Posted by: Mark Nielsen | January 29, 2016

Parker Palmer (and me), on the lessons of depression


  1. Palmer on Power vs. Powerlessness (short YouTube)
  2. Educator and Quaker spirituality author Parker Palmer, on the “small fruits” of his period of clinical depression:

I could not think my way out of this. My intellect was useless. My ego was shattered. My emotions were dead. Depression is not “feeling sad”. Depression is being unable to feel anything. And my will was so miniscule as to hardly be noticeable. But way back in the thickets of my life, I could feel a little strirring like a wild animal, that little spark that made me think ‘I can make it one more day. I won’t kill myself today.’ …What came to me as I emerged from my depression is that The Soul is like a wild animal in two respects: 1) It’s very resourceful, it’s very savvy.It’s very sinewy and strong. It knows how to survive in places where there is very little to eat. and 2) But at the same time, like a wild animal, it’s very shy. And we know that if we want to see a wild animal, the last thing we should do is go crashing into the woods shouting for it to come out. And yet a lot of our institutional life is like ‘Put it on the table, folks. Cross-examine it. Share or die.’ So the safe space is where the wild animal can put in an appearance.”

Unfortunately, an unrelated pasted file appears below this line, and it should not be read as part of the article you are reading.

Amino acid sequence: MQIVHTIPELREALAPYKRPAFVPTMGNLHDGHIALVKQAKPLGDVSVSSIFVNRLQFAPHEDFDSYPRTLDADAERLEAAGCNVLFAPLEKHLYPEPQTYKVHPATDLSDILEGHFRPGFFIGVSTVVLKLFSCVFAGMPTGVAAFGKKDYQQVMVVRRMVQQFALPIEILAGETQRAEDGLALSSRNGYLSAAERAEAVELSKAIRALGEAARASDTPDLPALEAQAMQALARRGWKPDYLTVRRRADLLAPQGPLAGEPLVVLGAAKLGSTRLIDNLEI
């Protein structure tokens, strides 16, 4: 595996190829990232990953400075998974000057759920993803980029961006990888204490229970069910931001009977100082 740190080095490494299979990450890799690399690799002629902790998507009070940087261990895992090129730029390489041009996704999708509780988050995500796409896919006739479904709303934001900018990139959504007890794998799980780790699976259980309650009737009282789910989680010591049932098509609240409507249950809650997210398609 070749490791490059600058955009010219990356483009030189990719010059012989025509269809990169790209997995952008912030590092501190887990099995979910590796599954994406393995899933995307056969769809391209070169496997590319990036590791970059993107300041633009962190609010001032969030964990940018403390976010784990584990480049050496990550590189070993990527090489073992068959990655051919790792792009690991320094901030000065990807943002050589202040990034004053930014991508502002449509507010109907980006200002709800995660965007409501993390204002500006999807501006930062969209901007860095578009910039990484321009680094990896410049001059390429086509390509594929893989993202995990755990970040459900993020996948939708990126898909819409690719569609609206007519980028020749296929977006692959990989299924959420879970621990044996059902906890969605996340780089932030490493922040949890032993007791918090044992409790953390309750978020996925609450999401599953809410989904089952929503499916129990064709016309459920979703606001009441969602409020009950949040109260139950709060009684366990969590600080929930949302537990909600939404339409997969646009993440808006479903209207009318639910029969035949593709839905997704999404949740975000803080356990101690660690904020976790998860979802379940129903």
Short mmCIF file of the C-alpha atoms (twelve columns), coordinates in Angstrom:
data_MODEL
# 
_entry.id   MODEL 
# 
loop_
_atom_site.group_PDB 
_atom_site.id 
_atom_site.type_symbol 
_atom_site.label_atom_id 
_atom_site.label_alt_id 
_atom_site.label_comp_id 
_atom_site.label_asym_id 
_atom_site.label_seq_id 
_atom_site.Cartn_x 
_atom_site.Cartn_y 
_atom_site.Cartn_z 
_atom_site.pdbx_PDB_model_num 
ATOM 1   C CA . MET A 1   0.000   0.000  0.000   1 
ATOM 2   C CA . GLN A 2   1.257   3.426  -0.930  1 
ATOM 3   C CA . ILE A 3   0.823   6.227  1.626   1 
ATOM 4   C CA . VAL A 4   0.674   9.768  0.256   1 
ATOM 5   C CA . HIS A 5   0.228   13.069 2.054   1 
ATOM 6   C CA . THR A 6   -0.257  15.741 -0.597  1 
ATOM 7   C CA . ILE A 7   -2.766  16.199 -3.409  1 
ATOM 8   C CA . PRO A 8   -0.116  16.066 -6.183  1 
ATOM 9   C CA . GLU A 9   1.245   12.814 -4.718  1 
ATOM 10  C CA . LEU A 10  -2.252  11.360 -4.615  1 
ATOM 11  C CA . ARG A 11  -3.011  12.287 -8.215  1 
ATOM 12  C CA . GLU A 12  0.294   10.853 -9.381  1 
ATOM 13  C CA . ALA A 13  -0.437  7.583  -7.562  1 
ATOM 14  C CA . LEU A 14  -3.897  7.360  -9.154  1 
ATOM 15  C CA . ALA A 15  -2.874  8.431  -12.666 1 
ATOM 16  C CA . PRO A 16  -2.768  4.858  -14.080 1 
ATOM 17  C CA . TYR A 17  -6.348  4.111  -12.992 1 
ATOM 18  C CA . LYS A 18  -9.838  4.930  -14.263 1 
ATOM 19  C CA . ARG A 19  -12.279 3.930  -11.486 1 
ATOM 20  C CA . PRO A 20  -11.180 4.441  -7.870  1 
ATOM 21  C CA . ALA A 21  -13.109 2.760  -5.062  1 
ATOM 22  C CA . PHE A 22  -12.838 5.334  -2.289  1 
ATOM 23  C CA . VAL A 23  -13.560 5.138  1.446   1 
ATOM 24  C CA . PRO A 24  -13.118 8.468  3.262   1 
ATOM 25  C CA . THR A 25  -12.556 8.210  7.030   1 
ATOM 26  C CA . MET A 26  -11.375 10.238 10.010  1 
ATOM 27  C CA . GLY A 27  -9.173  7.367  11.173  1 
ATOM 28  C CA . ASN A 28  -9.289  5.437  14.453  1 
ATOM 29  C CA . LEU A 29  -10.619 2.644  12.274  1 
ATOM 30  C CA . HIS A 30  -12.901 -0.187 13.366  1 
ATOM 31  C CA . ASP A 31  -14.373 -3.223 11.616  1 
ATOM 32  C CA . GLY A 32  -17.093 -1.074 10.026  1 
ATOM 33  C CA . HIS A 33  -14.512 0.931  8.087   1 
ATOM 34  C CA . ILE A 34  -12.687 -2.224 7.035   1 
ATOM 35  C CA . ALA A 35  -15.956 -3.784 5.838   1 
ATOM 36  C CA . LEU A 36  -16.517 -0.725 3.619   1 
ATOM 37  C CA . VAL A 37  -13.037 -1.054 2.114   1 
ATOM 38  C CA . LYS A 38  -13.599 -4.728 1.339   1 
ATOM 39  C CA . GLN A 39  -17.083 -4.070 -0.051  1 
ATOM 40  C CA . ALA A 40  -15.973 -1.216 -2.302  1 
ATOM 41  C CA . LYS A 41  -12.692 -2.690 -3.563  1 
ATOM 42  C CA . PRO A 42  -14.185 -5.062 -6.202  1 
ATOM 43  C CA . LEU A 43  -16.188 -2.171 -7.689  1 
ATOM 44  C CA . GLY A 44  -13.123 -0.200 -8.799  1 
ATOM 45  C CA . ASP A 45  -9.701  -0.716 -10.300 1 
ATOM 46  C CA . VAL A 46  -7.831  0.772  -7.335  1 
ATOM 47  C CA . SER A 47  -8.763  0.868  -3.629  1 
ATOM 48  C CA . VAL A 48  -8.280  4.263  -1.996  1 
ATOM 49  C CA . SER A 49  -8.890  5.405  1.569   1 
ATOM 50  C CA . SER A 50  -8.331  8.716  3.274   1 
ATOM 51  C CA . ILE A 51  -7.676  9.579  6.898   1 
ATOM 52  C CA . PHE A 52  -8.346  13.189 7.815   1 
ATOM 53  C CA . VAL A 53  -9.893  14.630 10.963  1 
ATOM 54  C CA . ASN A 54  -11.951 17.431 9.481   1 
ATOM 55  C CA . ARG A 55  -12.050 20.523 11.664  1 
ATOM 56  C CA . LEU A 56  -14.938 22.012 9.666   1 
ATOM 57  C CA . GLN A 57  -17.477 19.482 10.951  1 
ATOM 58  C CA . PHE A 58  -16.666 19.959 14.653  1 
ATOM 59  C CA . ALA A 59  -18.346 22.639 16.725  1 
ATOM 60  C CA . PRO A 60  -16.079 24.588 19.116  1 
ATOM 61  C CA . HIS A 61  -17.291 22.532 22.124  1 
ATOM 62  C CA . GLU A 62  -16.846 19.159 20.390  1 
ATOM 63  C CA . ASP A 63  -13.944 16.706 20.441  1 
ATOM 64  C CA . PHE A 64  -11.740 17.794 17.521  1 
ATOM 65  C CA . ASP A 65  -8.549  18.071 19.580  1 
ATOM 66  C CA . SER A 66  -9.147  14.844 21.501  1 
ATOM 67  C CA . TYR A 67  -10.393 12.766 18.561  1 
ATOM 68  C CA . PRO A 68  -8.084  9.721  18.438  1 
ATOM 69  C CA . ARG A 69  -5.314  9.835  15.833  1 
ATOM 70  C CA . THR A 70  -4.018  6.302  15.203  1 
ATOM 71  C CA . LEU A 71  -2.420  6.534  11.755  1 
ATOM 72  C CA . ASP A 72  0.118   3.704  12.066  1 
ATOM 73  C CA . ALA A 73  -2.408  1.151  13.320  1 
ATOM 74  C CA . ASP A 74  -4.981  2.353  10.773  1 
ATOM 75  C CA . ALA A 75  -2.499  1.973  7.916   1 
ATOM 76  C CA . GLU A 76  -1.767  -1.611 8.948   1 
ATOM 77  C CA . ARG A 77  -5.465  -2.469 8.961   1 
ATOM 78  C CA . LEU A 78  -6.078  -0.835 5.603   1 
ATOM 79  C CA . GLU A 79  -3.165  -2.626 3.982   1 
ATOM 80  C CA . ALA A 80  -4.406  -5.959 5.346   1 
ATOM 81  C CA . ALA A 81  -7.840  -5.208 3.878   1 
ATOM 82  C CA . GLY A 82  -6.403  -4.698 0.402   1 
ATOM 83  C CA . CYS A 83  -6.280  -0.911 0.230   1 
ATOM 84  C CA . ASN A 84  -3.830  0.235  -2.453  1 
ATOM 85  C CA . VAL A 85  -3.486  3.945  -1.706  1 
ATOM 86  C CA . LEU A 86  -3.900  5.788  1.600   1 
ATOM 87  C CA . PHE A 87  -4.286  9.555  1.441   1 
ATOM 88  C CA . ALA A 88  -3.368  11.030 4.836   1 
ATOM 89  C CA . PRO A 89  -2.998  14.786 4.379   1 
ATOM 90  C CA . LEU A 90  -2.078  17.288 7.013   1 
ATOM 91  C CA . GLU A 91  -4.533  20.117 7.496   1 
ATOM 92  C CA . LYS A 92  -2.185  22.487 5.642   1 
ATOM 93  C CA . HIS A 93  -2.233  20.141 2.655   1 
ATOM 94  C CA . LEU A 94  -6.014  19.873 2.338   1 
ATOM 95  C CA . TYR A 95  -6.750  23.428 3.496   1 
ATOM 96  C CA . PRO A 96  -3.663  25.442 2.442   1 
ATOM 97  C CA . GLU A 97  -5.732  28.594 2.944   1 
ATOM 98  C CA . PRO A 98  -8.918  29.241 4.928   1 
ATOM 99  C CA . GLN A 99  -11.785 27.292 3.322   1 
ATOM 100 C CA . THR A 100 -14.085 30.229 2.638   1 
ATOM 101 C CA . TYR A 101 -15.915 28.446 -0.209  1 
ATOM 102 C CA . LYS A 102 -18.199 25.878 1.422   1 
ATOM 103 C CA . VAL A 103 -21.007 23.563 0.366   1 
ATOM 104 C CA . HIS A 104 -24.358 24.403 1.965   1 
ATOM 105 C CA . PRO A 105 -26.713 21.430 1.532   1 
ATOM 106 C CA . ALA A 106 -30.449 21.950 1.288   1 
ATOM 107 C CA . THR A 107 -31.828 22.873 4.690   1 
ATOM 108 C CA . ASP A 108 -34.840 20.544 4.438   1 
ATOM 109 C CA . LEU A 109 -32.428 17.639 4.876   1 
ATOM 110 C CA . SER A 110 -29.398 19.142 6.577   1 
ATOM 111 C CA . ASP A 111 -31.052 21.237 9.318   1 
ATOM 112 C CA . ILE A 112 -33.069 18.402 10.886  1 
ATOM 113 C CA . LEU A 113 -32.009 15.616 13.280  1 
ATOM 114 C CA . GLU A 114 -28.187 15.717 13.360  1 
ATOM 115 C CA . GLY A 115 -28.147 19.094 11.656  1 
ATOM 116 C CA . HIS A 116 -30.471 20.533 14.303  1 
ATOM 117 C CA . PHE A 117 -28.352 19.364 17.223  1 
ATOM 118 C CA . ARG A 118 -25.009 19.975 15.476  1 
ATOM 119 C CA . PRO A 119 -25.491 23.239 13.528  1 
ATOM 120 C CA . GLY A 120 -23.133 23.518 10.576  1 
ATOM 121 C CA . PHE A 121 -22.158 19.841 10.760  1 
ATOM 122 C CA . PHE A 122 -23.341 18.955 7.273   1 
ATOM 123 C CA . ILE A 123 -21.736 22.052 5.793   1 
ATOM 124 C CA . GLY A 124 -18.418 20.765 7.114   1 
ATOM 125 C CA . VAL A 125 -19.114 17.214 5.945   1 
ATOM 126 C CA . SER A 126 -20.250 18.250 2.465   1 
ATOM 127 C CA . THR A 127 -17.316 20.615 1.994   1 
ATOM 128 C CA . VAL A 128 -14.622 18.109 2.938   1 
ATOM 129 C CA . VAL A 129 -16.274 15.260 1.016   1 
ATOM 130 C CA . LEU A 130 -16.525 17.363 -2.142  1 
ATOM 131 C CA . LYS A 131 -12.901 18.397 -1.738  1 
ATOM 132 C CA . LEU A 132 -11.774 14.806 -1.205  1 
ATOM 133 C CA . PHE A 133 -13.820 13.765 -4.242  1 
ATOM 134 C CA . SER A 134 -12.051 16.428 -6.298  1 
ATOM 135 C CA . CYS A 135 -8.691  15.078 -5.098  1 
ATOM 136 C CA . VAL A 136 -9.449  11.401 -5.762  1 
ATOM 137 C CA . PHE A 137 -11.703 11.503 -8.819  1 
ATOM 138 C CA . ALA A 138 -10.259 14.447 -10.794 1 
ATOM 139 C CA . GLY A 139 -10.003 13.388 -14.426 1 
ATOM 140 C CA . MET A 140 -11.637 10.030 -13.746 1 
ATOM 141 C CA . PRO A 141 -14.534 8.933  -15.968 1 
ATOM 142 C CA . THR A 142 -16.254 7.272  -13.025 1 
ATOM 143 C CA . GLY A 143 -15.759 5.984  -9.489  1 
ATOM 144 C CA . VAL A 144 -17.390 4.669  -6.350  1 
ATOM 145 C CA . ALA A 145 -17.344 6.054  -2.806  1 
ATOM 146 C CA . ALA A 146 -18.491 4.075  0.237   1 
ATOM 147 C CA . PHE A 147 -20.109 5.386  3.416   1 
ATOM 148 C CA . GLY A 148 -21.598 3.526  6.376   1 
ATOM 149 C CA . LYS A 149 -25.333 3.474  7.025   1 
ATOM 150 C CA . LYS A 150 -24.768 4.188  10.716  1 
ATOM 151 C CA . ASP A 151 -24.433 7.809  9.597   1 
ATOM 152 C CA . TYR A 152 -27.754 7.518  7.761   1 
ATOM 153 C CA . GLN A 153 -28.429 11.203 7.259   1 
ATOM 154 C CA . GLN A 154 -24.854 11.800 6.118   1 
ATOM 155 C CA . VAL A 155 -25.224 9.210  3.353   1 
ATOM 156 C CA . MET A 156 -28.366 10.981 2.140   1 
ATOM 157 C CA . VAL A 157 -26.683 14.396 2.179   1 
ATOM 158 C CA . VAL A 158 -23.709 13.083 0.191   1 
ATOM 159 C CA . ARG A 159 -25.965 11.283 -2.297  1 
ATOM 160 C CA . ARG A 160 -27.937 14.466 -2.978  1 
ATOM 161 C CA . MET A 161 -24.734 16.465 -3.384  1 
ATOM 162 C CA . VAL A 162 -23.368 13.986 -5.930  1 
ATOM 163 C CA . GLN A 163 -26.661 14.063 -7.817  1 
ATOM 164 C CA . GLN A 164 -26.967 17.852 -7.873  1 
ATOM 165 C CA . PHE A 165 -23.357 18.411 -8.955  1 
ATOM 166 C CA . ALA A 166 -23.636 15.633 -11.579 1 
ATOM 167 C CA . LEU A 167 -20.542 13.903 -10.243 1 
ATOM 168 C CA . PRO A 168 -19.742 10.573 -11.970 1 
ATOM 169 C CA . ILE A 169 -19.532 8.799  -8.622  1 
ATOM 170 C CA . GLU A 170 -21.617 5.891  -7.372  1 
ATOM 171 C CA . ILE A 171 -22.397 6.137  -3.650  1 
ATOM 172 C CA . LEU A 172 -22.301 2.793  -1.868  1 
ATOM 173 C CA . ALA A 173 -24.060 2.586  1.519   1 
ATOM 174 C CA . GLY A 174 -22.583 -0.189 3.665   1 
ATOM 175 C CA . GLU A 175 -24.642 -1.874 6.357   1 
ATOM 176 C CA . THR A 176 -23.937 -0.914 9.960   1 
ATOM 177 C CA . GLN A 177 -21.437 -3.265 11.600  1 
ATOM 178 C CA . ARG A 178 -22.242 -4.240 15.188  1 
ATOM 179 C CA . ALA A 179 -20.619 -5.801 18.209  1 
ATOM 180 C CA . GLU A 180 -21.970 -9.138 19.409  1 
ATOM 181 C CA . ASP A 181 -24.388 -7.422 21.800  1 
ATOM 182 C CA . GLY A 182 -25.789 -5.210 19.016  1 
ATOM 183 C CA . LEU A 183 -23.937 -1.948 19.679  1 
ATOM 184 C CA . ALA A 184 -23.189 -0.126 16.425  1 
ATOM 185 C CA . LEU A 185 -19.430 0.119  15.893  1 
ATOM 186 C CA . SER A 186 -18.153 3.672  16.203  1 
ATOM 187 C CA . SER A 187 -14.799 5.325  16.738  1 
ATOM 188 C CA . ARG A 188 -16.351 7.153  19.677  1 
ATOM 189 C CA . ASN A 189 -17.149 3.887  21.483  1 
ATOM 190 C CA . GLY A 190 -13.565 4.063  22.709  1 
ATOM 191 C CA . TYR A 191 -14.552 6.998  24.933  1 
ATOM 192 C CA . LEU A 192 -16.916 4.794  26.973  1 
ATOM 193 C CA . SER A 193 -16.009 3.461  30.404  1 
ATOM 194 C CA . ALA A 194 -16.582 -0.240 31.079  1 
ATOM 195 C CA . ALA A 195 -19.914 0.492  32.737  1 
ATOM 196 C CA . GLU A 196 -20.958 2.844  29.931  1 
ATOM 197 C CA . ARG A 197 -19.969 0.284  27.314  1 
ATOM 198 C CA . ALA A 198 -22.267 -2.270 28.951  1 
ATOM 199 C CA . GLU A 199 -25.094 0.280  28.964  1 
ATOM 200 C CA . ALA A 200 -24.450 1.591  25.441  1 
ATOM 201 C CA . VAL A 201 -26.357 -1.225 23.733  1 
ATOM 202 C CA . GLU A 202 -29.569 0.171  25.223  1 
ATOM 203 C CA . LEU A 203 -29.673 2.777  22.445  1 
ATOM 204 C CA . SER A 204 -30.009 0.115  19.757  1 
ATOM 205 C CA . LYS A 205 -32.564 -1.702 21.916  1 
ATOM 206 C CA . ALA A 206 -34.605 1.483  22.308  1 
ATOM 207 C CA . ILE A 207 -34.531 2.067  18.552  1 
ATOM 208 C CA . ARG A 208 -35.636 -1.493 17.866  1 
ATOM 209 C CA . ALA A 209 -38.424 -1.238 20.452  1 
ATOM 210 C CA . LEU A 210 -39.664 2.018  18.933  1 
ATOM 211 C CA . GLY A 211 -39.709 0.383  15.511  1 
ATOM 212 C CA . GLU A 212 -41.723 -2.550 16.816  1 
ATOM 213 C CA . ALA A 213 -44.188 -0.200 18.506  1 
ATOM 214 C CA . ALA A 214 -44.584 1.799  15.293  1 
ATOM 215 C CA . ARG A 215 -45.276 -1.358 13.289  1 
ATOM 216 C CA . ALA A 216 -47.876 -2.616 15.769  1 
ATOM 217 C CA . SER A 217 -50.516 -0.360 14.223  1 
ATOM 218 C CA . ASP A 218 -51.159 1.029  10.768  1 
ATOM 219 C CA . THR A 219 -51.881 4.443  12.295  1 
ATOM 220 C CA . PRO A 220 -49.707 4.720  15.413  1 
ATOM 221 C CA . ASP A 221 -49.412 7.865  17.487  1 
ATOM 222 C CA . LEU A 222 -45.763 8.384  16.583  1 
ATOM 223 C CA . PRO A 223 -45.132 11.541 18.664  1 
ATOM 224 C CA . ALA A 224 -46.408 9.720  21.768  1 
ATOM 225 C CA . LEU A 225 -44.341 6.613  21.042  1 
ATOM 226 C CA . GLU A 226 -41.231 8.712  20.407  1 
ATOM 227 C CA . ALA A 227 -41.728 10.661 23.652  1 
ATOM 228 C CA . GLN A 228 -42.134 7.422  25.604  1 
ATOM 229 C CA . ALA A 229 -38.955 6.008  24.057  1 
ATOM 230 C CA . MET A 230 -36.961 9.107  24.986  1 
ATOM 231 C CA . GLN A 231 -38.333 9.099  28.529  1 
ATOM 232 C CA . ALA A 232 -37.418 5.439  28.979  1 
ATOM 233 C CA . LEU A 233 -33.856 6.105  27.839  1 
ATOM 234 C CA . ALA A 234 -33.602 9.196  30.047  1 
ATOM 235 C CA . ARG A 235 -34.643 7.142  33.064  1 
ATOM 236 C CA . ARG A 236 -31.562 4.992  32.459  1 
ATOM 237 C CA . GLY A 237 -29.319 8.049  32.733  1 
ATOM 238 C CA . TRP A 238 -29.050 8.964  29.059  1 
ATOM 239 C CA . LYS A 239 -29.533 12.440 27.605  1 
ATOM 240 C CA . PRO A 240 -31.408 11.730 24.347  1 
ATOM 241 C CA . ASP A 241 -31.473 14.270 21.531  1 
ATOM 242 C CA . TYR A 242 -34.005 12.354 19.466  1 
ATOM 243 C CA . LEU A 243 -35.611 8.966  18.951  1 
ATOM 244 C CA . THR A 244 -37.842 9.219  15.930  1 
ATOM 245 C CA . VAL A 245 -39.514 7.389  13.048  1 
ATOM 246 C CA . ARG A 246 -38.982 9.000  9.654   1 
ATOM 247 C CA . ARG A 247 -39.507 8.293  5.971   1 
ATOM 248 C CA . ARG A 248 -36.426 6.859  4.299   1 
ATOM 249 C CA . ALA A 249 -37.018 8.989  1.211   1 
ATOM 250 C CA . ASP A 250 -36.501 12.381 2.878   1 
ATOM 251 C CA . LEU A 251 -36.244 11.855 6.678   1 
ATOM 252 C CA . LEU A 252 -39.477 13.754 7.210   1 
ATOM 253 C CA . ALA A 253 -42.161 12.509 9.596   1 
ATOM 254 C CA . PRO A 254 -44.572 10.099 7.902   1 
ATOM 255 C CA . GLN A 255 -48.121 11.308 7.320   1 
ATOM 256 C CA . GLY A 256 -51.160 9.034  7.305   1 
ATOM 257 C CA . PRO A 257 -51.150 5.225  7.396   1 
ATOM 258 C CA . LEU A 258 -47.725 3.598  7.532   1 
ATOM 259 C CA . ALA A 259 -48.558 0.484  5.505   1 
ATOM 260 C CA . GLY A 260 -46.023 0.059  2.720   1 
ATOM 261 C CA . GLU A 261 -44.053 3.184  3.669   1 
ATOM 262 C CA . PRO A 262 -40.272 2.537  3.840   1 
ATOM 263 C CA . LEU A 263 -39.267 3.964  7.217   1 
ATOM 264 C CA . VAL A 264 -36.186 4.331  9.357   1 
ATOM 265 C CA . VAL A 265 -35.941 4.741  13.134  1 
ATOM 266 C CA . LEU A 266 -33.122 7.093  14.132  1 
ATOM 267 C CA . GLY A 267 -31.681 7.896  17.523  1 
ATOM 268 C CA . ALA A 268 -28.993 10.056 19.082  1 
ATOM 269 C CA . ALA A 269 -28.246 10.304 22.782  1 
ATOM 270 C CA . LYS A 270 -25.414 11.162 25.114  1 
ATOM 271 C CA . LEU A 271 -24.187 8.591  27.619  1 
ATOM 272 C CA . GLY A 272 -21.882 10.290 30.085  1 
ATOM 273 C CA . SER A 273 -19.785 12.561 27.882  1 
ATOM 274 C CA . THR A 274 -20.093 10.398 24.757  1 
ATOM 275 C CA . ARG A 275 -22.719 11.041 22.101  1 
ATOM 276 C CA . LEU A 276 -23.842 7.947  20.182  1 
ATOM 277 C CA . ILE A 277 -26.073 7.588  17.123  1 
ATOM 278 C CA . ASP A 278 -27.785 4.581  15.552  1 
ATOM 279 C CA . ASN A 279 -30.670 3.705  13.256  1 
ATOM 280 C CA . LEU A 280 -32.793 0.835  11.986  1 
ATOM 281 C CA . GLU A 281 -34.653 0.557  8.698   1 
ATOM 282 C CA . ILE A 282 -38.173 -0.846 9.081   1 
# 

I have never quite had clinical depression of the crippling variety that Parker discusses above. But it has clearly hampered me my entire adult life, both with and without drugs or therapies. 

There is no magic bullet. But community, and family, and people (often my community of faith) who listen, further creating that safe space, … those do more than any doctor or self-justifying, ego-based sense of purpose ever could. People, often equally broken in their own way, hopefully but not necessarily empowered by God to grant mercy and consistent love– they are the way forward. 

I don’t do it alone because I don’t think we are meant to, despite my shy, slow to heal soul. We’re not built to go it alone. But on the other hand, I don’t automatically mistake the cacophony or “conventional wisdom” of my social situation for “community”. Community is something quieter and more delicate. We don’t make it… We make room for it. And occasionally we facilitate or recognize it when it’s there.


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